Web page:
On March 14, Senator Steve Daines (R-Mont.) and Rep. Kevin Brady (R-Tex.) introduced The JOBS for Success Act (H.R. 1753 and S.802). This legislation would reauthorize the Temporary Assistance for Needy Families (TANF) program and enact reforms to help people find meaningful employment. The reforms would assist low-income Americans in finding jobs by requiring states to develop personalized plans for employment and by making sure that federal and state funds are only spent on employment-related reasons.
Work is the essential ingredient in lifting Americans out of poverty and providing firm financial footing. Helping parents find a pathway to self-sustaining employment that provides for their families’ needs should be the goal of all federal welfare policy. Only when we move people from poverty to productive employment have we succeeded in our efforts. This is exactly what the JOBS for Success Act strives to accomplish. Senior Research Fellow Robert Rector of The Heritage Foundation says:
This bill embodies the principle that able-bodied recipients should work or prepare for work as a condition of receiving aid. Nearly 9 out of 10 Americans agree with that principle. The bill builds upon the success of welfare reform enacted in 1996, which dramatically reduced welfare dependence and child poverty. Measured properly, the poverty rate of unmarried parents is less than half of what it was before welfare reform. This bill, with a few technical changes, will continue that progress. We will work closely with Congress on technical improvements to ensure the bill meets its goals.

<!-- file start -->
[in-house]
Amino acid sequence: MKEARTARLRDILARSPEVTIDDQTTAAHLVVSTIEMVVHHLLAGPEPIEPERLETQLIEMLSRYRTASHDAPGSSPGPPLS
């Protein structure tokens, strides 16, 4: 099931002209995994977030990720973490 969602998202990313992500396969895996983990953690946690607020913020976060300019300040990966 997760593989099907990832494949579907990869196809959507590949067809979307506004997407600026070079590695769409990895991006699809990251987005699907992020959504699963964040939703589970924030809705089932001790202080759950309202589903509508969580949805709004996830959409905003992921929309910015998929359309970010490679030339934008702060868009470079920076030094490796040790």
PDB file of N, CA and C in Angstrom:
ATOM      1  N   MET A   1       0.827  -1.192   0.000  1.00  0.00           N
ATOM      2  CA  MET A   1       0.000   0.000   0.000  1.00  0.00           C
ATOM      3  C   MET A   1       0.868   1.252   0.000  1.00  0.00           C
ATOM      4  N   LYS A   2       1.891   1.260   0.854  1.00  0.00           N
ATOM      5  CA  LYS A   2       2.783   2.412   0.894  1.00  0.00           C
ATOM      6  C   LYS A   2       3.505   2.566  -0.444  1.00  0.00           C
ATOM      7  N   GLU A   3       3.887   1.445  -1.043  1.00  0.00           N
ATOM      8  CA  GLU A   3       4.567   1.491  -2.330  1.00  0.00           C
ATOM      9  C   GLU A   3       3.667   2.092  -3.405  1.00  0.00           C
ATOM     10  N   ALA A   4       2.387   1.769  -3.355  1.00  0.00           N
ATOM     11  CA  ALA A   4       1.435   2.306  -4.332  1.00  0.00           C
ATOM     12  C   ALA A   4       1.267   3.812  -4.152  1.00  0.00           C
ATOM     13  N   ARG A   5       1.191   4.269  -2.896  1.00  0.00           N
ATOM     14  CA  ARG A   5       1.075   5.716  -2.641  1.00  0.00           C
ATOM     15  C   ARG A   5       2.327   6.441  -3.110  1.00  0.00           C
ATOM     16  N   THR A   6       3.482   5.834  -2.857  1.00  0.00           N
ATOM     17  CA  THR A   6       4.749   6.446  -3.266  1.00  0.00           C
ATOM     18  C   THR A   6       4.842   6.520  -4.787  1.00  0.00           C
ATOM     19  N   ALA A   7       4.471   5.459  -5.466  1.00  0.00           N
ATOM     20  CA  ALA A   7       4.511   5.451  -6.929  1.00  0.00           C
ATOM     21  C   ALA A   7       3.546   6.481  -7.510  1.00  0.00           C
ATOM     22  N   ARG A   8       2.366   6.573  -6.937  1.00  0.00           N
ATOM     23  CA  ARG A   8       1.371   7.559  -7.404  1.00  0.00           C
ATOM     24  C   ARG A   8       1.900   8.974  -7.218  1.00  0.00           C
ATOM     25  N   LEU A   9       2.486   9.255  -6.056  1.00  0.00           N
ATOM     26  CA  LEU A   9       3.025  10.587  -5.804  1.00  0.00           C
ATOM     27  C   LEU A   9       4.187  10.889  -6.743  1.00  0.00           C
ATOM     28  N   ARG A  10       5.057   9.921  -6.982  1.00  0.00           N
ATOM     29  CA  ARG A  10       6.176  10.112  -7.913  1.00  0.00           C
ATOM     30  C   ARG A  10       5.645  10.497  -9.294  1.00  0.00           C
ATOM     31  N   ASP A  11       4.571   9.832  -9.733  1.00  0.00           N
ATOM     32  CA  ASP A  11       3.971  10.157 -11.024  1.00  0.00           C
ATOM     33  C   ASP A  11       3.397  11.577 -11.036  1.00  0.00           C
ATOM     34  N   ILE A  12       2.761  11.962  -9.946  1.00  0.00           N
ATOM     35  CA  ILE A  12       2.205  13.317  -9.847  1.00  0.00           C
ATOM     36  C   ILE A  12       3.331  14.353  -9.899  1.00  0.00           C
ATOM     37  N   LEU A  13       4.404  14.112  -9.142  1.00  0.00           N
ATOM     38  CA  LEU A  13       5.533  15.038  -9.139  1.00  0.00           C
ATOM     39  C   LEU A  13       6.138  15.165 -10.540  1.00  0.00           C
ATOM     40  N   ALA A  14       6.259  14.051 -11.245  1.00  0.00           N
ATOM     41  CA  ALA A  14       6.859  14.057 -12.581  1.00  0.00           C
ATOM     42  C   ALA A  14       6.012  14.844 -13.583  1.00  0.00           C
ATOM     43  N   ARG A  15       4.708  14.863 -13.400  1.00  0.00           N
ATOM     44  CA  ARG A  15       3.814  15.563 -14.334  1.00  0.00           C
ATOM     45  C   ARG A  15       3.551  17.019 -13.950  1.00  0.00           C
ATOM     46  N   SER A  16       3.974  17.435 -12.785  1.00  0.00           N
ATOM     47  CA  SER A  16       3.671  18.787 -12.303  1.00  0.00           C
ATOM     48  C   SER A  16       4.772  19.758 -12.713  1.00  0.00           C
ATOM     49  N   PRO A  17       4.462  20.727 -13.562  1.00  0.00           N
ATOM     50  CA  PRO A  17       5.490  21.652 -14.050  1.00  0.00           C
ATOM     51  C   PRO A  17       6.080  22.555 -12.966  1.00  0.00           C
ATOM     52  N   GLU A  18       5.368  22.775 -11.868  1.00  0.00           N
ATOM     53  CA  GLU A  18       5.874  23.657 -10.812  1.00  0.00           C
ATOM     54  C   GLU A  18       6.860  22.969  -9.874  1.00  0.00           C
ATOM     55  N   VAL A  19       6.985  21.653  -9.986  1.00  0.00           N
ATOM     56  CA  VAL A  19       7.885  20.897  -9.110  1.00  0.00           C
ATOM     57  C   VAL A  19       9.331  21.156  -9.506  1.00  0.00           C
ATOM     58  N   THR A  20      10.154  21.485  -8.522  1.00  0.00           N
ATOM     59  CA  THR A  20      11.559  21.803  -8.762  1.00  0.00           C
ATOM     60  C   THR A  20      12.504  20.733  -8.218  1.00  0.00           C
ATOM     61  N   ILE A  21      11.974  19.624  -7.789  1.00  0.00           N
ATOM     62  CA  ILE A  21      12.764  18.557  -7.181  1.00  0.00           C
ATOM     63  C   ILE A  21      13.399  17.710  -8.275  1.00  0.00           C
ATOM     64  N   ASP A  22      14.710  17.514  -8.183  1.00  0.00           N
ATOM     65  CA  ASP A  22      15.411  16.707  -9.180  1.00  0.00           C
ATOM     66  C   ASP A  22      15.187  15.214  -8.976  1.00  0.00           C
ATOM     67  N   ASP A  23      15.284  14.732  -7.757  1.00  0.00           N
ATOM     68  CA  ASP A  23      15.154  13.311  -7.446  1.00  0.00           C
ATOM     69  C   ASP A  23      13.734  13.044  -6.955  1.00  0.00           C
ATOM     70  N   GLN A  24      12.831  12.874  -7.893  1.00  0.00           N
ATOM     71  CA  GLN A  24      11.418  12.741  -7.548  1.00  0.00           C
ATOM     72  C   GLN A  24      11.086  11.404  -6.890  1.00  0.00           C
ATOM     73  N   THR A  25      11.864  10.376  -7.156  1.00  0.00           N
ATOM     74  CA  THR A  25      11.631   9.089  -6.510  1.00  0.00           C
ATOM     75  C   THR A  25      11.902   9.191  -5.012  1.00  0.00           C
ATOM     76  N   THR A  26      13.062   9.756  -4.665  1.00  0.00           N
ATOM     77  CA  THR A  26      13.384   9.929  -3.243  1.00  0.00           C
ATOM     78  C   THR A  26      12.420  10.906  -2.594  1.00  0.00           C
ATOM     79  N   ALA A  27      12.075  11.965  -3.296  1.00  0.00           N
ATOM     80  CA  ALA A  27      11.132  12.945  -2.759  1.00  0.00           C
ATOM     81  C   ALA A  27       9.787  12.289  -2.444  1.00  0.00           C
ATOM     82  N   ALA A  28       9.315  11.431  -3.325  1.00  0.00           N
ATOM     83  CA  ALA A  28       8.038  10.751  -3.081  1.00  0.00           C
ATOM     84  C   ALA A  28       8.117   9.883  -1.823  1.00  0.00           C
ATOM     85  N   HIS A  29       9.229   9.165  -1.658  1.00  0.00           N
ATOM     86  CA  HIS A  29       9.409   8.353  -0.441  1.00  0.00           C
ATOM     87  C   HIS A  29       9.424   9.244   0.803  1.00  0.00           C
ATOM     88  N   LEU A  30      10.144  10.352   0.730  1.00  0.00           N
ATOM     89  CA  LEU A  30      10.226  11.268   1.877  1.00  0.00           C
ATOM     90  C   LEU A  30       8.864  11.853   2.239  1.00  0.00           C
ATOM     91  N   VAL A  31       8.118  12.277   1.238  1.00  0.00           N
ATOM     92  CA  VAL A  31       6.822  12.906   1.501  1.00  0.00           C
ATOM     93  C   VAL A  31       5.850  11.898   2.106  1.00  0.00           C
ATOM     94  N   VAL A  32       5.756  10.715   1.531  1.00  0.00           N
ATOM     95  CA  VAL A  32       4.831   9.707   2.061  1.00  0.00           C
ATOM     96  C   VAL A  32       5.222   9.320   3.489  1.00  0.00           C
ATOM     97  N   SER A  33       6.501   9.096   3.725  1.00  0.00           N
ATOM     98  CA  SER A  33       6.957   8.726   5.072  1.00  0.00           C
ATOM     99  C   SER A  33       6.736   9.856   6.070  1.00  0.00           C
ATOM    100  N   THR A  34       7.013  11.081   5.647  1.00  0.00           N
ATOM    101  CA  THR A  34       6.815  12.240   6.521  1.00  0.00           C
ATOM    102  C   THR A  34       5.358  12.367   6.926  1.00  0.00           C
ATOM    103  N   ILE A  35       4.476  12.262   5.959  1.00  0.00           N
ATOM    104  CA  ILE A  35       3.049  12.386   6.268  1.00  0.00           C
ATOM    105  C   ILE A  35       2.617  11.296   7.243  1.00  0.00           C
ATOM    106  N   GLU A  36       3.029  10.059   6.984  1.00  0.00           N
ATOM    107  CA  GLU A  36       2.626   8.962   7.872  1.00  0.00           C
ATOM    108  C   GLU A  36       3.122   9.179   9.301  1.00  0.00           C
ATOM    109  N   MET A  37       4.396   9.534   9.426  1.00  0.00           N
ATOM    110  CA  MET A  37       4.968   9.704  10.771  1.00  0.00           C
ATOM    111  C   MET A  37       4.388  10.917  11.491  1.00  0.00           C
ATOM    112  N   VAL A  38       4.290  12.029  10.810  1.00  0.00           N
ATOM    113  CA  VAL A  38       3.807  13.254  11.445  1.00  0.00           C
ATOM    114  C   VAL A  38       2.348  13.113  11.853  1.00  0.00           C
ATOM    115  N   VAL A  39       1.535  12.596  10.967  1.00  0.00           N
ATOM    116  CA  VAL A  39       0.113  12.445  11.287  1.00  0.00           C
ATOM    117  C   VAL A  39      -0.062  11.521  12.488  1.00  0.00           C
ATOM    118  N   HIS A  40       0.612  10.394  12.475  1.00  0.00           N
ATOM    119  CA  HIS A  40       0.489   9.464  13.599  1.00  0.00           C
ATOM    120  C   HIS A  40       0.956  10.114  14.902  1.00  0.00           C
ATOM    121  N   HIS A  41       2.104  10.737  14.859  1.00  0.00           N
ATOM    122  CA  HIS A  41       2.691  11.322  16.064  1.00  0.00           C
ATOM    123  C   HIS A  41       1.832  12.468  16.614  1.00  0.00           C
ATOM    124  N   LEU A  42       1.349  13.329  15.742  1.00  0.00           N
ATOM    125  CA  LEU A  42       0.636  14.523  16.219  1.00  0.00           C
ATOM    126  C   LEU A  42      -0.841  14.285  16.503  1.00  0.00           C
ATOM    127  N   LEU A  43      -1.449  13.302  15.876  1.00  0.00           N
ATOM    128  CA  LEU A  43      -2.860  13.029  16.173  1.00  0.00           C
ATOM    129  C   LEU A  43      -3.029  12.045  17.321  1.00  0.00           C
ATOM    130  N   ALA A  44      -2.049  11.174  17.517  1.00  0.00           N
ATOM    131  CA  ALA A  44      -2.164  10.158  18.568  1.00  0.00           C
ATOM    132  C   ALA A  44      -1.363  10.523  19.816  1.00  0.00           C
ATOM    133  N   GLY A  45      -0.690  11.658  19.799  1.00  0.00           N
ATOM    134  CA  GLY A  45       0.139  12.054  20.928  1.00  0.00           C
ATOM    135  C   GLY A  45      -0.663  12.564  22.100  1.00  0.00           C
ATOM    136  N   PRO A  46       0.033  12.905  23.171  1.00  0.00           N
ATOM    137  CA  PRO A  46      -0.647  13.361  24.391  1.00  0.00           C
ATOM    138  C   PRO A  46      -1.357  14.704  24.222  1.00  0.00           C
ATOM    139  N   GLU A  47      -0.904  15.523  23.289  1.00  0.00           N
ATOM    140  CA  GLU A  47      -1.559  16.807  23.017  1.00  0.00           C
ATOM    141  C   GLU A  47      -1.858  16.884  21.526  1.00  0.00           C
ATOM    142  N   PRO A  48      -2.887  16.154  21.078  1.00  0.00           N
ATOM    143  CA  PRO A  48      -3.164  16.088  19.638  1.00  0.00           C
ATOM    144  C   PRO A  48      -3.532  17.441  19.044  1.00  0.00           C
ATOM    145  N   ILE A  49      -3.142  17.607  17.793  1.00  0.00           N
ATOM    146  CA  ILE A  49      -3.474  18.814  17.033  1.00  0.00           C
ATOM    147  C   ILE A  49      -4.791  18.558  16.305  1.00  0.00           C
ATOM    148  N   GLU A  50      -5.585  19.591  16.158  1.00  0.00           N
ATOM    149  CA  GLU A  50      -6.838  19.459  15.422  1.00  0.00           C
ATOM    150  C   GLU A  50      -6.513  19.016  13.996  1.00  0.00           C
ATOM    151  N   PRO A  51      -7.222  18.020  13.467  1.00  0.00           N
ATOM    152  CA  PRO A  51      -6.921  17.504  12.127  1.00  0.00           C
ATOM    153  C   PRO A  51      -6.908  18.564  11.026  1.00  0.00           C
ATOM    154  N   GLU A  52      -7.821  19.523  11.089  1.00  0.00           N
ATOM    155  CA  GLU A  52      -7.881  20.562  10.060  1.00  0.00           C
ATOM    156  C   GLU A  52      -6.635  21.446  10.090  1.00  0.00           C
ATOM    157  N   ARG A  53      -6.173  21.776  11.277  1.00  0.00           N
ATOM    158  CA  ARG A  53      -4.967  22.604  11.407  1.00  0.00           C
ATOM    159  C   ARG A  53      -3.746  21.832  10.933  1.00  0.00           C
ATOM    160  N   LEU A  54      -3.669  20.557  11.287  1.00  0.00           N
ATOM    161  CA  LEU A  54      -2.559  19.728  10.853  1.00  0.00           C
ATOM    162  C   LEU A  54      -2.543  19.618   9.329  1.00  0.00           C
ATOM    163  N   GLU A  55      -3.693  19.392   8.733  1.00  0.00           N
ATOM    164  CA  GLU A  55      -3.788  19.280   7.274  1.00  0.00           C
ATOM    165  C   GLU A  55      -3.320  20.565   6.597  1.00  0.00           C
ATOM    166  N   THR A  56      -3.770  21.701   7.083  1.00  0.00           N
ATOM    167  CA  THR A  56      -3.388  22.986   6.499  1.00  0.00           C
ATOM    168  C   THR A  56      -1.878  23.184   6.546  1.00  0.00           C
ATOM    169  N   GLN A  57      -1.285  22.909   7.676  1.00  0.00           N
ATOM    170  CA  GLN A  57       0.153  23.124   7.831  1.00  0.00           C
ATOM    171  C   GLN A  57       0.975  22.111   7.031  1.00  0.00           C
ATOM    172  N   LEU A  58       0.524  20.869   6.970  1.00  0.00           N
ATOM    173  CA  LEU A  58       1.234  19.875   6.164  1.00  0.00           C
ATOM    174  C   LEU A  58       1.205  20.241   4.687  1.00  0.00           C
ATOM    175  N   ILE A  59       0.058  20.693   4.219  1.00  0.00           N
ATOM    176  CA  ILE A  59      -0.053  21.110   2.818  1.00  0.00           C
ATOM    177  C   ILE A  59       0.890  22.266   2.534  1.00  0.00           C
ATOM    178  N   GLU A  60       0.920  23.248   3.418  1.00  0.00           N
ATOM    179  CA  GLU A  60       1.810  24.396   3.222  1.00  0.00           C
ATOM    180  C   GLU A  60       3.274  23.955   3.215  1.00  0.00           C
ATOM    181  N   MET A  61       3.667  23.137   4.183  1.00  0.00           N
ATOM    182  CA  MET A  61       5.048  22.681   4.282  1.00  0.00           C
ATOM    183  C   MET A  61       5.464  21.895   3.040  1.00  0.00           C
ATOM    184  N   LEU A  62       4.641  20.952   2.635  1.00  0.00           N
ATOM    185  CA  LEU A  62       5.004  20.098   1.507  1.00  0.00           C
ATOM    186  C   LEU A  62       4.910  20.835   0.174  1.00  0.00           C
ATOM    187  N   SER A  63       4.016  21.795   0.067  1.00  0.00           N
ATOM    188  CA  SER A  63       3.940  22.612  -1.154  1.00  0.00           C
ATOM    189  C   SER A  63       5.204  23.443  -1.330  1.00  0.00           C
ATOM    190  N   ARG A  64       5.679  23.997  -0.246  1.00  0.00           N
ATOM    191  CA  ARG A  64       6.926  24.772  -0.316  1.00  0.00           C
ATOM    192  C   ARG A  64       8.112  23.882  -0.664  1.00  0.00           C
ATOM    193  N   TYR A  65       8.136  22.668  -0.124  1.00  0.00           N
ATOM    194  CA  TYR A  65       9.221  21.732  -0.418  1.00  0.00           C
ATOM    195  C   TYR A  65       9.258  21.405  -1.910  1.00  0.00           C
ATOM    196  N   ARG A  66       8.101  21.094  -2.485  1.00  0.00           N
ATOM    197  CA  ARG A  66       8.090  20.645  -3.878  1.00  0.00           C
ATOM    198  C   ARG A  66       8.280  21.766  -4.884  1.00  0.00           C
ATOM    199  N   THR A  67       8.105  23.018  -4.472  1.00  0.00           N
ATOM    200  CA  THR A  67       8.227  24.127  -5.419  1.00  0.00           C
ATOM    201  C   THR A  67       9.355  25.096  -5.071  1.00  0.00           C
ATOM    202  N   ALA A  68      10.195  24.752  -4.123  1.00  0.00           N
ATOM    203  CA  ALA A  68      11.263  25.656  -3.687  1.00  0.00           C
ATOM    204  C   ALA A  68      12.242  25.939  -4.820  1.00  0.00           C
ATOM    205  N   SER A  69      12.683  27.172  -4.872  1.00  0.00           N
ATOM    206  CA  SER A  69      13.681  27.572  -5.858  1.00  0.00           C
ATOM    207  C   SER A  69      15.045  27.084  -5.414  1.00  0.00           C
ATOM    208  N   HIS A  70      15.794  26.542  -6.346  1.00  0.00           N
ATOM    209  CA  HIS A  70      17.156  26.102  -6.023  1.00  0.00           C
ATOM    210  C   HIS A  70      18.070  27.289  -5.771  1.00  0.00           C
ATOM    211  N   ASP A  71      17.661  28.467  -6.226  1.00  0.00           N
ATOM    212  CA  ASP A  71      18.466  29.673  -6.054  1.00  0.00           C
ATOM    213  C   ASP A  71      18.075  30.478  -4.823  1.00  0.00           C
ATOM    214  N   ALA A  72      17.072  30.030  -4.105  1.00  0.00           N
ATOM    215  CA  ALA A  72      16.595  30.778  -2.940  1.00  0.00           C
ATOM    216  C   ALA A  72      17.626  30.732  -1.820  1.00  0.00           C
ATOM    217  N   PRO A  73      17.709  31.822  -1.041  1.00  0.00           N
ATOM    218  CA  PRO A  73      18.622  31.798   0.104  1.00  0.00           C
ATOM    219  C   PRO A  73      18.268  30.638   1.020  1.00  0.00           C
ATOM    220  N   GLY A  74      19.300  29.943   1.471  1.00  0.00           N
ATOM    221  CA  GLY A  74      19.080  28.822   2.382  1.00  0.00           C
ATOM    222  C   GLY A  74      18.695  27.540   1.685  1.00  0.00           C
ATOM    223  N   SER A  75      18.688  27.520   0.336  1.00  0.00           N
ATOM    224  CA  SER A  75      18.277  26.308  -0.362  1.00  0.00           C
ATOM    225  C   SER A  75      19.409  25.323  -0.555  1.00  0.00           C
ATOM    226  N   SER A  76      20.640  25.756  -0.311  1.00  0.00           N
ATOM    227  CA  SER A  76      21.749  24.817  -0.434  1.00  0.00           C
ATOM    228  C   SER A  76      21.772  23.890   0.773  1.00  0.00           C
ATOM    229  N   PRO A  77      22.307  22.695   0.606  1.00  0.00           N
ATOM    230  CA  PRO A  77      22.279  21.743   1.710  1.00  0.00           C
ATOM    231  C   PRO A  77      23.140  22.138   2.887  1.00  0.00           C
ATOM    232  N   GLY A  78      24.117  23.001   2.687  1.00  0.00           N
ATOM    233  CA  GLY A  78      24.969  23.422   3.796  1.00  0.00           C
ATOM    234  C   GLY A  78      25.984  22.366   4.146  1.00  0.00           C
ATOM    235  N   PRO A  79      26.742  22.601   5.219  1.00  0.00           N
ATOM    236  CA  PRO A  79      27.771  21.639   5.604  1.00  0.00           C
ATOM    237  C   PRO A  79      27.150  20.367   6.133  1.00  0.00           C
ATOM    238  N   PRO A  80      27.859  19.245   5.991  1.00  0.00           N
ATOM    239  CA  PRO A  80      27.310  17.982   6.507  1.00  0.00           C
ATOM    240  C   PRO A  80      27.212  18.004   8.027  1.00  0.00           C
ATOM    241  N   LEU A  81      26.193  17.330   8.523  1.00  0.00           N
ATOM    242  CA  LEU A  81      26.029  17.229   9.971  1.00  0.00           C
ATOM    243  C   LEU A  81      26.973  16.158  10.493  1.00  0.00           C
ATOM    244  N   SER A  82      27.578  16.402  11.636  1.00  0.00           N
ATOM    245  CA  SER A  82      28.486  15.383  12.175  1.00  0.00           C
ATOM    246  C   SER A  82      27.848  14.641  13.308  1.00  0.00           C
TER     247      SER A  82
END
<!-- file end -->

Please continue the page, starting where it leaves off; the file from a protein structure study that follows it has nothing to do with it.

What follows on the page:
History shows that welfare reform that strengthens work requirements lifts Americans out of poverty. In 1996, President Clinton signed the Personal Responsibility and Work Opportunity Reconciliation Act of 1996 into law, replacing the unsuccessful Aid to Families with Dependent Children program (AFDC) with the TANF block grant program. According to Rector:
The reform legislation had three goals: 1) to reduce welfare dependence and increase employment; 2) to reduce child poverty; and 3) to reduce out-of-wedlock childbearing and strengthen marriage.
Within a few years after its implementation, the bill was successful in each of those areas. The number of people on welfare was cut in half, employment of low-income single parents skyrocketed, and poverty rates of children and black Americans dropped to all-time lows.
Sadly over the last few years many state governments have attempted to go around federal work requirements. By adding additional conservative reforms to the TANF program, The JOBS for Success Act protects and enhances work requirements by requiring states to develop personalized plans for employment and by making sure that federal and state funds are only spent on employment-related reasons. This will reduce welfare dependence and help Americans live more dignified lives.